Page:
The area I designated for "MakerSpace" activities was definitely....... cramped! The house was built in 1952 and the actual basement was ony 1/2 of the width of the foundation.... a "half" basement. Could I stuff a full "MakerSpace" project room into my basement workshop? Hmmmm. It would require some definite planning and creative use of wall space, since floor space was at a premium. (Yes, the pictures below show a VERY cluttered workspace!) That's because it houses a beehive of activity. There is ALWAYS something going on there -- a building project, a MakerSpace project, a house project. Often projects overlap and jostle each other for space, which, as you can see, is in short supply!
|-- The back wall of the basement houses a traditional high work bench with lots of hand tools on the wall above the bench.
|-- To the left on the outside wall of the basement are workshop storage shelves and paint shelves.
|-- On the inside wall are power tools -- band saw, scroll saw, chop saw, and belt sander.
|-- There is space in the middle of the room for a medium-sized project table.
I'm not into furniture building, but I do like to collect tools for projects. I've built tree houses, decks, rolling kayak storage, multiple garage shelving units, bulletin boards, triple bunk beds, picture frames, and many other useful items. My dad began the collection of tools and I have continued the tradition. Each time I tackle a new project I think first about the tools I have and the ones I might need to finish the job. So, over the years, I have accummulated quite a few small power tools and LOTS of hand tools.
- band saw
- 3" belt sander
In 1952, when the house was built, original basement lighting included a single 100 watt bulb in the stairwell, another on the ceiling in the center of the basement area, and a third over the back wall workbench. Not much light! I've upgraded twice now. The current setup includes 4 foot long 4 bulb fluorescent light fixtures grouped in 3 areas:
#1 -- over the drill press area of the basement
|#3 -- over the back wall work bench. (2 units)
The eight light fixtures provide excellent illumination for all areas of the MakerSpace. I briefly considered moving to LED lights, but discarded the idea after looking at prices. These ceiling mount units each hold 4 four foot T8 bulbs.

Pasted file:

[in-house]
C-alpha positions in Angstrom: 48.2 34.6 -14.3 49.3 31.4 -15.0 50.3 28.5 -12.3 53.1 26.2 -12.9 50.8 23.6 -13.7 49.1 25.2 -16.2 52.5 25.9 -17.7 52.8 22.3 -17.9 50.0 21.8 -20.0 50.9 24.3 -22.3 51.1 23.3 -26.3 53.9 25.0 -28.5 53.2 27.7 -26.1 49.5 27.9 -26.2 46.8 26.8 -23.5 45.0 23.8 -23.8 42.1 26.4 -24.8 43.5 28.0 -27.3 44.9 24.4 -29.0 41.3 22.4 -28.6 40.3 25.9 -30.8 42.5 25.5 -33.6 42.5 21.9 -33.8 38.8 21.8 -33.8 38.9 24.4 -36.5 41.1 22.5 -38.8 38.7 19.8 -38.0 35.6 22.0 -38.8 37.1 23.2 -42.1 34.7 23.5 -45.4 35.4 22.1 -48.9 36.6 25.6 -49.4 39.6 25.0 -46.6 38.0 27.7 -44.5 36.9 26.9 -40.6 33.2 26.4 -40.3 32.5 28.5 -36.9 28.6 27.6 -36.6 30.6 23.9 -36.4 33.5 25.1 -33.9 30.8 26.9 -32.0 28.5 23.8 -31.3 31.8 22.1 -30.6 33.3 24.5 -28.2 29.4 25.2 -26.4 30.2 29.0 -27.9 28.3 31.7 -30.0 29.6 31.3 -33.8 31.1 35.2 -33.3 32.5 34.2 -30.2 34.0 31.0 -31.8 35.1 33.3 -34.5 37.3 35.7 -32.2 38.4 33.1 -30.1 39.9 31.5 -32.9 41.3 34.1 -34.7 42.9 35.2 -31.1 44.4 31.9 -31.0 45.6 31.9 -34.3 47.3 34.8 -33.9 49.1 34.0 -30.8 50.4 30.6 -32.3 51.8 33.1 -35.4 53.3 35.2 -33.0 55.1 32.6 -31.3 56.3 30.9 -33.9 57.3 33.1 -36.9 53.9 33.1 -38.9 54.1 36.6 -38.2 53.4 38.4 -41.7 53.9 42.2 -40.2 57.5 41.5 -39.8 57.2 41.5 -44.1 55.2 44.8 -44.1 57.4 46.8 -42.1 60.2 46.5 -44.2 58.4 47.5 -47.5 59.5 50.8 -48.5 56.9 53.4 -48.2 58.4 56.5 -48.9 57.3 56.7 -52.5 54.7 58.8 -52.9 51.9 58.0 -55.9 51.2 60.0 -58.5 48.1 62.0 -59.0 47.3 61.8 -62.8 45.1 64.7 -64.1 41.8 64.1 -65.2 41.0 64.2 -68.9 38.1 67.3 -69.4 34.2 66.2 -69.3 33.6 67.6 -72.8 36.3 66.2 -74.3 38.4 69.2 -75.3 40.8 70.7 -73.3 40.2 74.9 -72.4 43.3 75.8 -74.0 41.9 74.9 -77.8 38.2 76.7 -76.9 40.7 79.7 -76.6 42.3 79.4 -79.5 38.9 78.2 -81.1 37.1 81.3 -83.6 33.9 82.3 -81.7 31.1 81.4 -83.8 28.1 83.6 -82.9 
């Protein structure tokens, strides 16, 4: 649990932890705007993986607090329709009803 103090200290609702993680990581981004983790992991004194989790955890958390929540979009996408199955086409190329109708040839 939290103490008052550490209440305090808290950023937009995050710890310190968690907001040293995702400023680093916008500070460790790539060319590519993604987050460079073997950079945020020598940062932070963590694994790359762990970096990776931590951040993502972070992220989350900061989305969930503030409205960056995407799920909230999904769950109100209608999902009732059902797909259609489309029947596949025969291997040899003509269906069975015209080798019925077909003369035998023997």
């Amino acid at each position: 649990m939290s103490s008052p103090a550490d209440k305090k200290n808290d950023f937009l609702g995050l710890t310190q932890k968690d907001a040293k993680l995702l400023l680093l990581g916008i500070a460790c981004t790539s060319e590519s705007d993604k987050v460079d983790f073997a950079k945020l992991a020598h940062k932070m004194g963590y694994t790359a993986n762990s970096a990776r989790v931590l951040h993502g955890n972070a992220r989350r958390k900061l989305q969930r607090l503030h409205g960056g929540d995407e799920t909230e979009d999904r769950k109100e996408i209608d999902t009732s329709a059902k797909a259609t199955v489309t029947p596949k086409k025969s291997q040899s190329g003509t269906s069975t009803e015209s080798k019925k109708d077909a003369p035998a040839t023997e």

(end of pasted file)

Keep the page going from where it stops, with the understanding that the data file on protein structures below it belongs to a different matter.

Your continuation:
As I worked on projects and tried to take pictures of the kids, I kept noticing all the tools and shelves and paint cans in the background. I wanted the picture to showcase the cool projects the kids were creating -- not all the "clutter" in the background.
What to do?
Finally I decided to install "curtains" that would cover up all the mess in the background. I ordered simple muslim sheets from Amazon and stitched a cord into a top hem. Then I had the curtains, but how to hang them so that when the kids were not there I could roll back the "curtains" and have the workshop open to my own projects.
|The tracks were installed first. The rolling clips hold on to the sewed in cord at the top of the sheets.
|I wanted to be able to close off all the "clutter" on the workbench in order for pictures to focus on the kids and their projects and not the mess behind them.
|The curved section of room divider tracking was the most expensive -- but needed for turning a corner.
|I found that white sheets are not the best for photography! So, I added the blue curtain in front.
|Now when I want to take pictures, I have a nice blue background that makes the images "pop!"
|The blue 'drapes' I created only run in back of the project table. This seems to work well for photos.
Our MakerSpace has a central folding "maker" table where we always start our projects. It is 38" wide by 60" long -- enough space to fit 5 stools underneath. I refinished the top with a formica laminate and then cover that with vinyl table cloths from Walmart. The vinyl surface is easy to clean up and can be discarded for a new cover when it gets too worn.
I have two sets of these tables. They are fold up tables made by Coleman for camping. I can put the two halves on either end of the workspace table to increase surface area. This is especially useful when I want the main table for making projects, and the two little "end tables" for holding supplies.
I also use the fold-up tables all in a line to lay out supplies for a "build" when I don't want the supplies nestled right next to the main table.